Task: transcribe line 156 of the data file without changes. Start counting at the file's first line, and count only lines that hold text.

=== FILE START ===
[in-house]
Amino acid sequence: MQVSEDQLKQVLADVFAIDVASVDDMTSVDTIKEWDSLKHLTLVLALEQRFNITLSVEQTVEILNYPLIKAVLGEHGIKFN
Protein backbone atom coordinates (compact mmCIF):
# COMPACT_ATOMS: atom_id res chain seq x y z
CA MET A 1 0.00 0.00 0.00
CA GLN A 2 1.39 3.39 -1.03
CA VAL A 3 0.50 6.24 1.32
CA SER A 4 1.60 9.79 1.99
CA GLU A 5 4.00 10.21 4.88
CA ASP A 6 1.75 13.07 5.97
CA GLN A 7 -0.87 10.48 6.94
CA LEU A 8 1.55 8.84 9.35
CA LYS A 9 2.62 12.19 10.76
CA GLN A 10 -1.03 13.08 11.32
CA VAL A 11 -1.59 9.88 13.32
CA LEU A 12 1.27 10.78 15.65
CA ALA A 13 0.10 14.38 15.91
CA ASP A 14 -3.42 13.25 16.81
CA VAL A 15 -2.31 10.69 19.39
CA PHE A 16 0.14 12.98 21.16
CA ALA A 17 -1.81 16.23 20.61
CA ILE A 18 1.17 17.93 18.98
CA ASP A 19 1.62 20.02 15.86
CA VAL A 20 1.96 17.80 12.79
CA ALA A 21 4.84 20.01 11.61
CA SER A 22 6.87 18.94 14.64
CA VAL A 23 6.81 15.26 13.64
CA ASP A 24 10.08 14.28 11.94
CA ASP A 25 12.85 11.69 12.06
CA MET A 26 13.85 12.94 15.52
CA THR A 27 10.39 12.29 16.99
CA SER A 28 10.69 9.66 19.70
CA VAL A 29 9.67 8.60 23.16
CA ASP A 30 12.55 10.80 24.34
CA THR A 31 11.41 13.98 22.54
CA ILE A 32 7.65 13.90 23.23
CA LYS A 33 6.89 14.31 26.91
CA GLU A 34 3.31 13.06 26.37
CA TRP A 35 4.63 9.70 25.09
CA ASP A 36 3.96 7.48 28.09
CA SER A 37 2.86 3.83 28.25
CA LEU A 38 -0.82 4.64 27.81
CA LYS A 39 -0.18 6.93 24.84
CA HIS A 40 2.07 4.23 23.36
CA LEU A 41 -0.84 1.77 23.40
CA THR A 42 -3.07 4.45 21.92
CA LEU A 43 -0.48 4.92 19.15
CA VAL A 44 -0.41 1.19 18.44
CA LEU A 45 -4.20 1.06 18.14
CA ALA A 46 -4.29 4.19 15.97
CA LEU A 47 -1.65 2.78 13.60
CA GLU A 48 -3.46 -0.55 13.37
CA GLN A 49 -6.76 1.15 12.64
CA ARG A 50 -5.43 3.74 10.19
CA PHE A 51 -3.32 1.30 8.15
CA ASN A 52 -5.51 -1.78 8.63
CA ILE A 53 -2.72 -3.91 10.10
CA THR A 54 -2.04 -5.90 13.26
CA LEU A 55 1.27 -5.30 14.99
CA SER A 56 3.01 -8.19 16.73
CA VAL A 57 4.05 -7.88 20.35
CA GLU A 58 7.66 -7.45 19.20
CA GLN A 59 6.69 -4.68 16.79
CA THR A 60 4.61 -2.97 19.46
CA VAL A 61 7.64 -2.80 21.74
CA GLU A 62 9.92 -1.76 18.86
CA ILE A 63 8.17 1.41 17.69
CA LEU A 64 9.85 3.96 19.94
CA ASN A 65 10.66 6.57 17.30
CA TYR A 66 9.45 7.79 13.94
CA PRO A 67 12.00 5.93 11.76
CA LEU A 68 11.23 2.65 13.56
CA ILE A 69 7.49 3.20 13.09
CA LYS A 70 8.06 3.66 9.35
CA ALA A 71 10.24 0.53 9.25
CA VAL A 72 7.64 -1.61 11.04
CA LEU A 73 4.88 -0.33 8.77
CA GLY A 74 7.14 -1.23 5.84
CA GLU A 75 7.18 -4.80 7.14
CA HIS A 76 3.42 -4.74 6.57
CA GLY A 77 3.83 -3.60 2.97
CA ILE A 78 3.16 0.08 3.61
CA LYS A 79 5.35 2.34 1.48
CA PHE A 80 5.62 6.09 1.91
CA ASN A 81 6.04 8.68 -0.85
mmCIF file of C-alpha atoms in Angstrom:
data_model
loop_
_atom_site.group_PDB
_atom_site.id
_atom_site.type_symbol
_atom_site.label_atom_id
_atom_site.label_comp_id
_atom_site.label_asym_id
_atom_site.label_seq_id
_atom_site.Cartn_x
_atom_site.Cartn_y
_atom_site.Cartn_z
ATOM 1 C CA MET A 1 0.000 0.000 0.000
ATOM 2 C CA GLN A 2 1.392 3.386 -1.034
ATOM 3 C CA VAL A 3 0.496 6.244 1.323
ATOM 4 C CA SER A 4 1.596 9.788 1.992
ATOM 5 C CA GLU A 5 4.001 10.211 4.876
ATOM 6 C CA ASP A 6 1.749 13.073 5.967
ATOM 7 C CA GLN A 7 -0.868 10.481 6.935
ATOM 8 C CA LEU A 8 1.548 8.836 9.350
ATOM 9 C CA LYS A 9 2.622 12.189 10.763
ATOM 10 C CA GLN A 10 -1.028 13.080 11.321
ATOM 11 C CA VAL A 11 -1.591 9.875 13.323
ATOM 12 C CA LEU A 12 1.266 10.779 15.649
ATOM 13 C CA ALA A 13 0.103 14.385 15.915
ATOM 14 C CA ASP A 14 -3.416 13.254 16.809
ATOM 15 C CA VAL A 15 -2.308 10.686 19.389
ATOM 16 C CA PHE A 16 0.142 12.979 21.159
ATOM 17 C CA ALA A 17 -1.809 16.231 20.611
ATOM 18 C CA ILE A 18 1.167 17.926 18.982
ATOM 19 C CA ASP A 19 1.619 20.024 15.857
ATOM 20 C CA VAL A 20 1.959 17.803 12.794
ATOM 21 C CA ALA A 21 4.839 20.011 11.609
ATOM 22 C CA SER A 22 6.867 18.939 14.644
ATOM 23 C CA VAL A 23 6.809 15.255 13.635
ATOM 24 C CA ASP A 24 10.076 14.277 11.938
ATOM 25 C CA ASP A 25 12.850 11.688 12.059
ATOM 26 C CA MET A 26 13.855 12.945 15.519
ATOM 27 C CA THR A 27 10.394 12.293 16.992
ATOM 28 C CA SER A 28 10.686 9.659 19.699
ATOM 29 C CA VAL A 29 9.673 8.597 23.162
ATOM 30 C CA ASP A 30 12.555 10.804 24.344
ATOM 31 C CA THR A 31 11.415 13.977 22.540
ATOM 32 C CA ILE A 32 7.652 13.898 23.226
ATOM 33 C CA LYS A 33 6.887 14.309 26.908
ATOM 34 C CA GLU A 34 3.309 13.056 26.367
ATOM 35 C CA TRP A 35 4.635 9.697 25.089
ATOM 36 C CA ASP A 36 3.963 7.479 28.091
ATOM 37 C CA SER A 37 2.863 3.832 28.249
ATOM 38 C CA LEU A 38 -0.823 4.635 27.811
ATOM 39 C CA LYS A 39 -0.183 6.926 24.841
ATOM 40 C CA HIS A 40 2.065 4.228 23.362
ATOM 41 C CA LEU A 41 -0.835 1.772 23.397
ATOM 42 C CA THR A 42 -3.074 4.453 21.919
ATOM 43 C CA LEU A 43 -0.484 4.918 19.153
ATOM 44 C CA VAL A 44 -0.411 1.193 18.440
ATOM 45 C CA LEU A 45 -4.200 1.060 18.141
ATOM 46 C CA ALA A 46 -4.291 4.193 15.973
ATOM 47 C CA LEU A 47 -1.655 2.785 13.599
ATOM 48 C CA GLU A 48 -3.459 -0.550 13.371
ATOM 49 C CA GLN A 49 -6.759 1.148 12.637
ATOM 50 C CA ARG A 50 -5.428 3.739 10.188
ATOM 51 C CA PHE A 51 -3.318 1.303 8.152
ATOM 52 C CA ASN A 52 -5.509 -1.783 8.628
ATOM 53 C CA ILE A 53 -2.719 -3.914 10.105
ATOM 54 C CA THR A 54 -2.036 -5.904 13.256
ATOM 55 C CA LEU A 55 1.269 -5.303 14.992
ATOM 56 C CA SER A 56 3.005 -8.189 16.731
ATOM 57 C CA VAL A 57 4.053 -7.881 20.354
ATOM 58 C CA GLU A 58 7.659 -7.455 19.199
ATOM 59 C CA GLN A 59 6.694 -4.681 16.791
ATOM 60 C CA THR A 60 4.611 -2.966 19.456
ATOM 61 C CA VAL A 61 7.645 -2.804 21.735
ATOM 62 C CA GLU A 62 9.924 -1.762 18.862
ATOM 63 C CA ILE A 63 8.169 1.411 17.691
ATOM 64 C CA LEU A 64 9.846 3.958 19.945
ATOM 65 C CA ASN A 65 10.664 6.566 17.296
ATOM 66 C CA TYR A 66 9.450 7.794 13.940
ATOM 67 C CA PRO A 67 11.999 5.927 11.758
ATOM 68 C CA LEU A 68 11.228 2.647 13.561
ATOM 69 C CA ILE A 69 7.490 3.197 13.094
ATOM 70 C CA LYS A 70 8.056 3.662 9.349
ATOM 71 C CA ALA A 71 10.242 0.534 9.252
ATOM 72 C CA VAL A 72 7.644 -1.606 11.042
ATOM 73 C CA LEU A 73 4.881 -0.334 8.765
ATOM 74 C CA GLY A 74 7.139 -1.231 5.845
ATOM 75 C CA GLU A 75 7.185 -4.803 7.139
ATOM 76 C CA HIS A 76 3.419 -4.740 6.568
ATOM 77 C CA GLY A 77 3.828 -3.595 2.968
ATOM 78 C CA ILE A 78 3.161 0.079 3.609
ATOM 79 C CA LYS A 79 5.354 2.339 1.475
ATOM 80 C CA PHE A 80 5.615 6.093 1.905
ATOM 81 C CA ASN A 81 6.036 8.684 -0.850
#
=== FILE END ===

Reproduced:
ATOM 58 C CA GLU A 58 7.659 -7.455 19.199